The Wisdom of Just

When I was in my 20s, I worked to fulfill a childhood dream: I learned to ice skate. I was living in Yosemite Valley, with its beautiful outdoor rink. In that season, I worked with several teachers and one truly great trainer.

The teachers always started their sentences with the same awful word: “just.” “Just turn like this” and then they would proceed to sail gracefully through the move that had landed me on my behind 15 consecutive times. “Just step up into it” as they executed a flawless waltz jump that continually left me staggering, desperate to stay upright.

On days, I wanted to scream, “If I could just do it, don’t you think I would? Do you think I enjoy the fact that the ER docs and I are on a first name basis?” But I remained frustratedly silent.

Then one day, the trainer showed up. I remember meeting her from a familiar position: sitting on the ice, rubbing something that would have a bruise tomorrow. And I cringed. I knew what she was “just” about to say. But she didn’t. She said: “You’re dropping your shoulder in that three turn. It takes you out of your center. You’re muscling your way through the first turn, but you can’t pull off the second and third one that way.”

I was stunned. She didn’t say “just” AND she didn’t do the impossible move in front of me for punctuation. Five minutes later, I could do consecutive three turns all the way across the rink. She had let me see through her trained eye and then gave me tools to make the adjustments.

But the trainer also gave me another piece of invaluable wisdom after she watched me practice these skills for an hour. “Don’t forget to skate. When a piece of music comes on that you love, just skate. The music will tell you what to do.”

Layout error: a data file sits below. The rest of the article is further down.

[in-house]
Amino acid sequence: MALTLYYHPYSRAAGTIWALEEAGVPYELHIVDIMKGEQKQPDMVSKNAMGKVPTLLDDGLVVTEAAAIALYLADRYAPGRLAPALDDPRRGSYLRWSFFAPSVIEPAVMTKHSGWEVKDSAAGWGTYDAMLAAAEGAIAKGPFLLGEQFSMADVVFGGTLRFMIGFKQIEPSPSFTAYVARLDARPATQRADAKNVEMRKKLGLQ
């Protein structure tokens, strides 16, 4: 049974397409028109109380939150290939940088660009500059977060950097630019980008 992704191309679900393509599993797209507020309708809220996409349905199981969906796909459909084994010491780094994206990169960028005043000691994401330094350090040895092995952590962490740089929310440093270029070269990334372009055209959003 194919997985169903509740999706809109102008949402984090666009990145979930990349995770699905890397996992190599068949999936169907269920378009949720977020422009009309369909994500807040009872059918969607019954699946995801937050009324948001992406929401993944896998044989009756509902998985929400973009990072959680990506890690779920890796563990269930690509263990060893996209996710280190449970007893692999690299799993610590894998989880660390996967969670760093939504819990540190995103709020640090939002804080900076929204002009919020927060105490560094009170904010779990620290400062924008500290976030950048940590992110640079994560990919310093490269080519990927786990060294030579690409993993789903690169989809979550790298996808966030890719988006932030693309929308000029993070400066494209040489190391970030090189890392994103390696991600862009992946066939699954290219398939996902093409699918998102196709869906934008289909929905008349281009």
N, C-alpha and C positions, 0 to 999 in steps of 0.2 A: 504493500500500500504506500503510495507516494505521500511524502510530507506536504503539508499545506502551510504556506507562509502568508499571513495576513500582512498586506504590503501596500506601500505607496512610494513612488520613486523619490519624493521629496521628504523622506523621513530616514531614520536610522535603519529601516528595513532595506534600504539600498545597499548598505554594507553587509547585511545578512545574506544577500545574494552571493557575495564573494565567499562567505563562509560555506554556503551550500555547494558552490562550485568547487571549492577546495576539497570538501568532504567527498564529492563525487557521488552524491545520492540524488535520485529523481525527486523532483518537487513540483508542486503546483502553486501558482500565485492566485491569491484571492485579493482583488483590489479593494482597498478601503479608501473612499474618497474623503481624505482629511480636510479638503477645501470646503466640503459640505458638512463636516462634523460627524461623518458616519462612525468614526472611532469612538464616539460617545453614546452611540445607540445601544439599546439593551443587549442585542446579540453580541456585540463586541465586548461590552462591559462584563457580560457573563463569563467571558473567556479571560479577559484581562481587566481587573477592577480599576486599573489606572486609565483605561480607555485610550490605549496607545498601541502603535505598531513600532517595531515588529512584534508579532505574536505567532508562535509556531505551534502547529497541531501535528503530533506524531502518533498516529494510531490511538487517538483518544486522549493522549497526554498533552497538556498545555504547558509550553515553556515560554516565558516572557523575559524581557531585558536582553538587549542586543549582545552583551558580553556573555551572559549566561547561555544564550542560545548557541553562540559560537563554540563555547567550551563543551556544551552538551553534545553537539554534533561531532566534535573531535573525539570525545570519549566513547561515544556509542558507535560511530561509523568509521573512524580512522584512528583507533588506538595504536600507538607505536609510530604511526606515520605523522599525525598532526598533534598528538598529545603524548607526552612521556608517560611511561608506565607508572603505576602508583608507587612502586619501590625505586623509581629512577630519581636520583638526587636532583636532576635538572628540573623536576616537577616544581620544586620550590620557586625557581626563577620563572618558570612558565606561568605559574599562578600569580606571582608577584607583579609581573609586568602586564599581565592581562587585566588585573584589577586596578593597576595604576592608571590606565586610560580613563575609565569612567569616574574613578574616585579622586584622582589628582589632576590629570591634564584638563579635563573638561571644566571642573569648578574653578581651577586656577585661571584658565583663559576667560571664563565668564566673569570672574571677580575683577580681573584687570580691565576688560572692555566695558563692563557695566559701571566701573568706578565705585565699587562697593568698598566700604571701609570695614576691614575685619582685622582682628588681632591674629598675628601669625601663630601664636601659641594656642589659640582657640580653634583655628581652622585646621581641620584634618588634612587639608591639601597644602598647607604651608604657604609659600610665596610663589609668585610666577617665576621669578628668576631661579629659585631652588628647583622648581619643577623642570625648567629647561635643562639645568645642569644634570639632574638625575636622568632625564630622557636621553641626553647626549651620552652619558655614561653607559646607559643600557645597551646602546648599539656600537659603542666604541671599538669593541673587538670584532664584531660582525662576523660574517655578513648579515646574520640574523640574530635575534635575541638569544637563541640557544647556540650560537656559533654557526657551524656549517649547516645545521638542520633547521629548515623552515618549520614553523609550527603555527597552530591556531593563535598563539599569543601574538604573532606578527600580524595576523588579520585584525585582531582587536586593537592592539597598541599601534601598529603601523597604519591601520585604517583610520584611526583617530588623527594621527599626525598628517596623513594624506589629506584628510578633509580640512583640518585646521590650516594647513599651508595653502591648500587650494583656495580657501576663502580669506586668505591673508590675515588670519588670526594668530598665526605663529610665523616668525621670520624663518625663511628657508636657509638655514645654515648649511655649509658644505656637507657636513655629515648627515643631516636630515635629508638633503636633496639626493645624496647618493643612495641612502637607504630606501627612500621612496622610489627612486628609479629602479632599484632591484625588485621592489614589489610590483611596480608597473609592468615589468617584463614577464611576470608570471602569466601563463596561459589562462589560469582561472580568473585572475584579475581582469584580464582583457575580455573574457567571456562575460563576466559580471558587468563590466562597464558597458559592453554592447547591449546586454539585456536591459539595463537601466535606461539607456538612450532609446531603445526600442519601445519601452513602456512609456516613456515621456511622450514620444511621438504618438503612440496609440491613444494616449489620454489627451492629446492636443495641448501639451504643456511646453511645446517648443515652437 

Late one afternoon, a week or so later, all of the skaters had left the rink. Snow was lightly falling and Louis Armstrong’s “What a Wonderful World” began to play. It was time to just skate.

It was how I always imagined skating would be. My jumps weren’t high and the turns were simple, but I flew over the ice with ease, grace and joy. One move blended into the next without thinking. And at the end of those three priceless minutes, my one audience member — a 5 year old child — gave me a standing ovation.

I eventually became a trainer myself and still enjoy skating. I now find myself as a trainer in a completely different landscape than the educational career I spent over two decades in. But I hear that lesson again and again in Graham’s words: In all your learning, be sure to embrace the wisdom in knowing when it’s time to… just enjoy the journey.

By Allison Bown

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